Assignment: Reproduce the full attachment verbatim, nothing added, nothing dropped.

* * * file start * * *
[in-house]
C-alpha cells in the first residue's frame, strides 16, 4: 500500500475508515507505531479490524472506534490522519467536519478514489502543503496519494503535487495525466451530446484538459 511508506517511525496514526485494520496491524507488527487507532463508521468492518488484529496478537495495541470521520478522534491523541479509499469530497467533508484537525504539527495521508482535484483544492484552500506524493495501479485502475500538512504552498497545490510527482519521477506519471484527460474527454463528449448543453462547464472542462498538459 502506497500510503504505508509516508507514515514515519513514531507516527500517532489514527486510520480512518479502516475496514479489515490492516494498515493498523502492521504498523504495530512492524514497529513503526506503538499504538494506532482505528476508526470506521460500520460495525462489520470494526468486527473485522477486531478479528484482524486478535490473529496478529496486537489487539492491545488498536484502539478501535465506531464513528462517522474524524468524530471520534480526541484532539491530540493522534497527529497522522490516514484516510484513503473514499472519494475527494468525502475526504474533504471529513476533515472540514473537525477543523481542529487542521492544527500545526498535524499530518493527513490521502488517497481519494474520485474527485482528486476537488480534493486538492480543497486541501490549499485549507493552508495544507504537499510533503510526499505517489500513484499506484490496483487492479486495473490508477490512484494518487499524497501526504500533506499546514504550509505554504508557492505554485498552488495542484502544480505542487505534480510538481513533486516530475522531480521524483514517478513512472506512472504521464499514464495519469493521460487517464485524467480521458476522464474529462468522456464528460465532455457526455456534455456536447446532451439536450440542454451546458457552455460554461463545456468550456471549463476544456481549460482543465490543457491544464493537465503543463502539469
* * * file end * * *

[in-house]
C-alpha cells in the first residue's frame, strides 16, 4: 500500500475508515507505531479490524472506534490522519467536519478514489502543503496519494503535487495525466451530446484538459 511508506517511525496514526485494520496491524507488527487507532463508521468492518488484529496478537495495541470521520478522534491523541479509499469530497467533508484537525504539527495521508482535484483544492484552500506524493495501479485502475500538512504552498497545490510527482519521477506519471484527460474527454463528449448543453462547464472542462498538459 502506497500510503504505508509516508507514515514515519513514531507516527500517532489514527486510520480512518479502516475496514479489515490492516494498515493498523502492521504498523504495530512492524514497529513503526506503538499504538494506532482505528476508526470506521460500520460495525462489520470494526468486527473485522477486531478479528484482524486478535490473529496478529496486537489487539492491545488498536484502539478501535465506531464513528462517522474524524468524530471520534480526541484532539491530540493522534497527529497522522490516514484516510484513503473514499472519494475527494468525502475526504474533504471529513476533515472540514473537525477543523481542529487542521492544527500545526498535524499530518493527513490521502488517497481519494474520485474527485482528486476537488480534493486538492480543497486541501490549499485549507493552508495544507504537499510533503510526499505517489500513484499506484490496483487492479486495473490508477490512484494518487499524497501526504500533506499546514504550509505554504508557492505554485498552488495542484502544480505542487505534480510538481513533486516530475522531480521524483514517478513512472506512472504521464499514464495519469493521460487517464485524467480521458476522464474529462468522456464528460465532455457526455456534455456536447446532451439536450440542454451546458457552455460554461463545456468550456471549463476544456481549460482543465490543457491544464493537465503543463502539469